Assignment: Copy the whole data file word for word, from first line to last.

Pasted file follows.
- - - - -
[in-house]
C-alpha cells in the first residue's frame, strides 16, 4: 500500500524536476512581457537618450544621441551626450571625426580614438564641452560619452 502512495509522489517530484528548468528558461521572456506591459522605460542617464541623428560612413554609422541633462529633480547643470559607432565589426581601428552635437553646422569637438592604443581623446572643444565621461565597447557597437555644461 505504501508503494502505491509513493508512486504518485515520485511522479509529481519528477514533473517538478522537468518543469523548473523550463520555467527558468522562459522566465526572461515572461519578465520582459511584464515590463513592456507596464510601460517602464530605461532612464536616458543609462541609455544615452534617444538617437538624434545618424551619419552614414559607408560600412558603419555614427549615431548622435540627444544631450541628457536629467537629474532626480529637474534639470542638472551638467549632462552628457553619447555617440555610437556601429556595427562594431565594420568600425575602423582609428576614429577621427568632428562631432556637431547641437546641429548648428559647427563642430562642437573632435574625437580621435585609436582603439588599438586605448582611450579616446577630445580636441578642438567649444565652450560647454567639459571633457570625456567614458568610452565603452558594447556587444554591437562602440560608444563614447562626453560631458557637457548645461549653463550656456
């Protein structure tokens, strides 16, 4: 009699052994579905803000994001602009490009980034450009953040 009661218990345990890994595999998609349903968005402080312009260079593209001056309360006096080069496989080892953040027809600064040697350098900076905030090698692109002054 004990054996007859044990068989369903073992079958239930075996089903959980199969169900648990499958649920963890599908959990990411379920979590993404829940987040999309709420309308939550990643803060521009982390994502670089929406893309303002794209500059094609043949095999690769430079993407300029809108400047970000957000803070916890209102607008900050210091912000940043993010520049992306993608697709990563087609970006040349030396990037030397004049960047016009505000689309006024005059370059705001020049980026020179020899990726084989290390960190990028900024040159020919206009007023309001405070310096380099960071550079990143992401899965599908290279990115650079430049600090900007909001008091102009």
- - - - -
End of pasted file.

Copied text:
[in-house]
C-alpha cells in the first residue's frame, strides 16, 4: 500500500524536476512581457537618450544621441551626450571625426580614438564641452560619452 502512495509522489517530484528548468528558461521572456506591459522605460542617464541623428560612413554609422541633462529633480547643470559607432565589426581601428552635437553646422569637438592604443581623446572643444565621461565597447557597437555644461 505504501508503494502505491509513493508512486504518485515520485511522479509529481519528477514533473517538478522537468518543469523548473523550463520555467527558468522562459522566465526572461515572461519578465520582459511584464515590463513592456507596464510601460517602464530605461532612464536616458543609462541609455544615452534617444538617437538624434545618424551619419552614414559607408560600412558603419555614427549615431548622435540627444544631450541628457536629467537629474532626480529637474534639470542638472551638467549632462552628457553619447555617440555610437556601429556595427562594431565594420568600425575602423582609428576614429577621427568632428562631432556637431547641437546641429548648428559647427563642430562642437573632435574625437580621435585609436582603439588599438586605448582611450579616446577630445580636441578642438567649444565652450560647454567639459571633457570625456567614458568610452565603452558594447556587444554591437562602440560608444563614447562626453560631458557637457548645461549653463550656456
């Protein structure tokens, strides 16, 4: 009699052994579905803000994001602009490009980034450009953040 009661218990345990890994595999998609349903968005402080312009260079593209001056309360006096080069496989080892953040027809600064040697350098900076905030090698692109002054 004990054996007859044990068989369903073992079958239930075996089903959980199969169900648990499958649920963890599908959990990411379920979590993404829940987040999309709420309308939550990643803060521009982390994502670089929406893309303002794209500059094609043949095999690769430079993407300029809108400047970000957000803070916890209102607008900050210091912000940043993010520049992306993608697709990563087609970006040349030396990037030397004049960047016009505000689309006024005059370059705001020049980026020179020899990726084989290390960190990028900024040159020919206009007023309001405070310096380099960071550079990143992401899965599908290279990115650079430049600090900007909001008091102009």